It’s been eighteen years since I learned I am autistic.  A lot has changed since then.  Doctors once said, “There’s no cure for autism.  You will always be the way you are.”  For me, that was tempered with the recognition that “the way I was” was in many respects okay. I’d built a small business, married, and had a kid. But at the same time, I still felt like an outsider.  It was as if the rest of humanity was at a party and I stood outside, gazing through the window on a cold winter night.

As the years passed, the conversation changed.  People looked at autistics like me – independent adults – and realized autism conferred gifts as well as disabilities, at least for some of us. A sense emerged that autism was a difference, not a disease.  We began to speculate about great figures in history that may have been autistic.  Maybe it was okay to be autistic.  Maybe it was even special, in a good way.

Meanwhile, the explosion in diagnoses – particularly among school aged children – led to public outcry and dramatic increases in research funding.  The conversation that sprang from that was rather different. Some pundits called autism a public health crisis or an epidemic.  Even the U.S. government chimed in, calling its research funding initiative the “Combating Autism Act,” as if we were locked in battle.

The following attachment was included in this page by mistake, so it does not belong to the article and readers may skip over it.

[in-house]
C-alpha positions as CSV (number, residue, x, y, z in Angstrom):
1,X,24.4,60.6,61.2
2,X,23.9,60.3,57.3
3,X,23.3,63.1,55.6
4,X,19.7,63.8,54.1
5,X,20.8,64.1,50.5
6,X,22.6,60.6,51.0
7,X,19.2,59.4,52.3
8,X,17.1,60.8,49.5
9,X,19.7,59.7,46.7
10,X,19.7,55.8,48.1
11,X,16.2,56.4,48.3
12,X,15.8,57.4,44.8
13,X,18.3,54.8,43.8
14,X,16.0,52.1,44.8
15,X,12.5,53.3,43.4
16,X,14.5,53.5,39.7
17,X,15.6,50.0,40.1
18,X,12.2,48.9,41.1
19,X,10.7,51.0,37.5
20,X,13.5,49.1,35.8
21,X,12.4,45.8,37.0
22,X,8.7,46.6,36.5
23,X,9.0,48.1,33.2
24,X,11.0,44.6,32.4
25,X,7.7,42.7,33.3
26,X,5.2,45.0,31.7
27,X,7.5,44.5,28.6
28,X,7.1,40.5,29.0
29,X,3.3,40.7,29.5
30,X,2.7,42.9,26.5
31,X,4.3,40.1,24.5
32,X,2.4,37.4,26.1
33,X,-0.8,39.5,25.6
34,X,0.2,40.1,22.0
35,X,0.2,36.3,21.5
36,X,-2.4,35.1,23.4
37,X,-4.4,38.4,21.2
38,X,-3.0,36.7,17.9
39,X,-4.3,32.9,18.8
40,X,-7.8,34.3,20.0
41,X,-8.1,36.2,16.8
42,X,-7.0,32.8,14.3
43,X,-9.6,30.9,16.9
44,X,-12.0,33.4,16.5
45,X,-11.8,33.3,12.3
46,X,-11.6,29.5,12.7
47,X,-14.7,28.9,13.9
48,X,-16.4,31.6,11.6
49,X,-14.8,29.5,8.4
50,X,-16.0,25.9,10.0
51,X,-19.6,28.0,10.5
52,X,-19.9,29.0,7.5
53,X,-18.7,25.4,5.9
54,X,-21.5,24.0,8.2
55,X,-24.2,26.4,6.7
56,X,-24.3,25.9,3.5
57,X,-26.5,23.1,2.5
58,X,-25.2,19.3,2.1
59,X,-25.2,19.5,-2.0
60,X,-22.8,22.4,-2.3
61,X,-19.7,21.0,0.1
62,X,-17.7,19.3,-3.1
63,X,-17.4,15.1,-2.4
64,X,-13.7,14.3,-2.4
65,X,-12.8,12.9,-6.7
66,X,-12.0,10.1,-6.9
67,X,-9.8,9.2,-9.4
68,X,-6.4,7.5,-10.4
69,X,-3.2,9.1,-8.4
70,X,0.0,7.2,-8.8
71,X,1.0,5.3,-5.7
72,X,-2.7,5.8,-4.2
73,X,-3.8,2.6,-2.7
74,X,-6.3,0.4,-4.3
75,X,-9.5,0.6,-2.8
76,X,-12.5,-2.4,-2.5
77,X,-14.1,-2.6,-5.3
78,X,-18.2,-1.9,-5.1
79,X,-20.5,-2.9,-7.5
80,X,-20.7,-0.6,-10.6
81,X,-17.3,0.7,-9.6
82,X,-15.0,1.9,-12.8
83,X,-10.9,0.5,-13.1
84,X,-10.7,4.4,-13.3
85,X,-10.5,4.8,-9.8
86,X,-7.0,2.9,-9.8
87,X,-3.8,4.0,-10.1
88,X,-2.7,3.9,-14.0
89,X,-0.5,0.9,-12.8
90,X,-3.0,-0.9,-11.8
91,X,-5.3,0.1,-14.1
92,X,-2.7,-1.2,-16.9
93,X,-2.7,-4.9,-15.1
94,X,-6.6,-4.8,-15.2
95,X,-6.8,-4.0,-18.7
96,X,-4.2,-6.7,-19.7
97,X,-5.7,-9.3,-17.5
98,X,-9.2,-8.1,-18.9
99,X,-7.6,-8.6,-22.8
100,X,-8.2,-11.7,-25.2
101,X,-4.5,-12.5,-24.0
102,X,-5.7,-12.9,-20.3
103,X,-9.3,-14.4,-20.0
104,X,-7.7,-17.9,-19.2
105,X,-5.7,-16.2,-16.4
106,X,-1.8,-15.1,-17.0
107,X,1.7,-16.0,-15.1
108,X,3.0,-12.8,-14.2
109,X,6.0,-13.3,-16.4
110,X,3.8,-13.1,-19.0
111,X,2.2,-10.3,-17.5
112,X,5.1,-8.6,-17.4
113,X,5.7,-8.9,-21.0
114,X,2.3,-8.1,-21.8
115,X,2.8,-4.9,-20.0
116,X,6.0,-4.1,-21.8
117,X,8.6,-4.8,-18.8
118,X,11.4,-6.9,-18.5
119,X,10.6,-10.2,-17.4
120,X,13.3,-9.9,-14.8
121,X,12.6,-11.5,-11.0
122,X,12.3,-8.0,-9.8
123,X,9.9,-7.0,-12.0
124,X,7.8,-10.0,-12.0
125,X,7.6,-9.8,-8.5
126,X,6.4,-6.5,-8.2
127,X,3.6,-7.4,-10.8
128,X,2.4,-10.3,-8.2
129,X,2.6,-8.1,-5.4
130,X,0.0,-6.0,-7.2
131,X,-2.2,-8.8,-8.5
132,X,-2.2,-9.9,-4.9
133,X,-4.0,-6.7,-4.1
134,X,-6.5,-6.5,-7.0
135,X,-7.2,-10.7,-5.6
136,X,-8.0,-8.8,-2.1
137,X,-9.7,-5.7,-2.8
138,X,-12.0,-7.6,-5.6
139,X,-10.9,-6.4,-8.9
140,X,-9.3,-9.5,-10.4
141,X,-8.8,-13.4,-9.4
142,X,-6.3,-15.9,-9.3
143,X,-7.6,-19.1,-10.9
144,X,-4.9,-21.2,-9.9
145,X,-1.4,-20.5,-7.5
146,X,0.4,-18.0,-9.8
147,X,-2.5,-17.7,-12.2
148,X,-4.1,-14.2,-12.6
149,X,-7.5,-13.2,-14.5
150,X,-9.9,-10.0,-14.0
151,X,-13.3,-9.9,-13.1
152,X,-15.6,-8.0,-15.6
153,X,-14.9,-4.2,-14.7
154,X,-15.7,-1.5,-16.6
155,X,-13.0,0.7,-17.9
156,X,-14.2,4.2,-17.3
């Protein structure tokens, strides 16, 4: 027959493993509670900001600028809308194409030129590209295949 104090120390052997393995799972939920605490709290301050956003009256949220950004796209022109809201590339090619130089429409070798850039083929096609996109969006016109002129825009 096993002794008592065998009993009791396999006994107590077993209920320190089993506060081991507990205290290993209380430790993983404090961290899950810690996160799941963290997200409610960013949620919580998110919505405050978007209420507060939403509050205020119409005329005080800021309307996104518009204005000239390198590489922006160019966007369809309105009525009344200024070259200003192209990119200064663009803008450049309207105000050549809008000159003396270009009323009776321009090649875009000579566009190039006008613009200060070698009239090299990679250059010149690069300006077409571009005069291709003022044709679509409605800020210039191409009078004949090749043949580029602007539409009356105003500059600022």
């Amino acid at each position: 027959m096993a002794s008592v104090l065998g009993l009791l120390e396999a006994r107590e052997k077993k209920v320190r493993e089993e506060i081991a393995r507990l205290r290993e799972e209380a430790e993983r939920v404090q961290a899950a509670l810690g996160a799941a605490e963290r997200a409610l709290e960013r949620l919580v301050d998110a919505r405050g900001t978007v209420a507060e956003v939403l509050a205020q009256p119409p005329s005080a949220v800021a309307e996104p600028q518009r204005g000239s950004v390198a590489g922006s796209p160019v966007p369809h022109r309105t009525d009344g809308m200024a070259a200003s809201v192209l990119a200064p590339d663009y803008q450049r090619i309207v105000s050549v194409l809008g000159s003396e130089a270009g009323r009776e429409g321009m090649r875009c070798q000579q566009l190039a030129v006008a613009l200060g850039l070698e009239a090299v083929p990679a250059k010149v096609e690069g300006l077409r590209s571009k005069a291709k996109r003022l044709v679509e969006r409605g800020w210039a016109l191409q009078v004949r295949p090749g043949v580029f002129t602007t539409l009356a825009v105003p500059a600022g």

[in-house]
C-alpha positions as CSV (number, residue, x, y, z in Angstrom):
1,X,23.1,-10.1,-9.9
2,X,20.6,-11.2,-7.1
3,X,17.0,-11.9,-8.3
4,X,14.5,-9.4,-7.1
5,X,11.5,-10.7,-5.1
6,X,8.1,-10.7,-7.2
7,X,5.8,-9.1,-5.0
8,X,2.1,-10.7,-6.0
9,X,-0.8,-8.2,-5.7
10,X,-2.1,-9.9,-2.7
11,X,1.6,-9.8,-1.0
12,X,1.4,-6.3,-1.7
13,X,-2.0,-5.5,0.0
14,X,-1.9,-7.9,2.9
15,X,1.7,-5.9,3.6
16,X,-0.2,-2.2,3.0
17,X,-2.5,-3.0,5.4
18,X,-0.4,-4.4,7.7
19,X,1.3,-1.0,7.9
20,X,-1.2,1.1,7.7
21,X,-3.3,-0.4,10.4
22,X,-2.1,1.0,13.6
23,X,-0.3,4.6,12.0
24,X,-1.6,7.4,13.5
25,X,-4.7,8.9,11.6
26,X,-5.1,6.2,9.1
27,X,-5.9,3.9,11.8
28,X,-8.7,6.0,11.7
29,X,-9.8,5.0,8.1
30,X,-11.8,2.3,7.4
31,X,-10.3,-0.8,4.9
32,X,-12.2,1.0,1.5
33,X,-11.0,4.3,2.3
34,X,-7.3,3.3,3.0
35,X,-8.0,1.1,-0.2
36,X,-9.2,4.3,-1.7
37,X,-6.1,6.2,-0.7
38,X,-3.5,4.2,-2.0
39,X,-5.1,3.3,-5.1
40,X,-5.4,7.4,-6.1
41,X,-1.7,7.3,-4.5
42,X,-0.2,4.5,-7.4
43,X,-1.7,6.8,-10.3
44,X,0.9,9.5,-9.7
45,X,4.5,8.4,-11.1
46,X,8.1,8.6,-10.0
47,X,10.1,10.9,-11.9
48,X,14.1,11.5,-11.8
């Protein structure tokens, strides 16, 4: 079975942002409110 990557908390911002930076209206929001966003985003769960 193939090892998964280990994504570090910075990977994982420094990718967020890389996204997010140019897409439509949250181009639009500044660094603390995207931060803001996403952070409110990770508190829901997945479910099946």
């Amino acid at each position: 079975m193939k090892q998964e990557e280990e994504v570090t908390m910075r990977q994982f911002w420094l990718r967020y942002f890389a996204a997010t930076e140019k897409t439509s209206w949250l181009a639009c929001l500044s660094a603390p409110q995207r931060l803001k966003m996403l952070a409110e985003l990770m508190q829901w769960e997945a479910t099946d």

Researchers searched for an “autism gene,” but the closest they came was identifying a thousand different mutations that all may be implicated in autism.  Scientists found families where autistic traits are passed down from one generation to another.  In other families, autism appears in one person as if out of nowhere.  Other researchers found curious correlations – such as the discovery that a mother is more likely to have an autistic child if she lives less than a mile from a Los Angeles freeway.

With such disparate findings it’s almost certain we are dealing with multiple types of autism.  There may well be some environmental factor that is making some people autistic today, but at the same time, research strongly suggests a thread of inherited autism has been part of humanity forever.  Are those multiple “autisms” or multiple paths to the same end? We have many factors – genetics, environment, even disease – that precipitate autistic development in a child.  One response to that is the current push to develop screening tools to identify autistic infants at the earliest possible age.  That will allow for life-changing early intervention, or so the thinking goes.

Researchers have come up with several promising screening tools that identify signs in infants less than one year old.  While those tests need more validation before they can be widely deployed their existence raises a significant question: What sort of intervention might we do on an infant?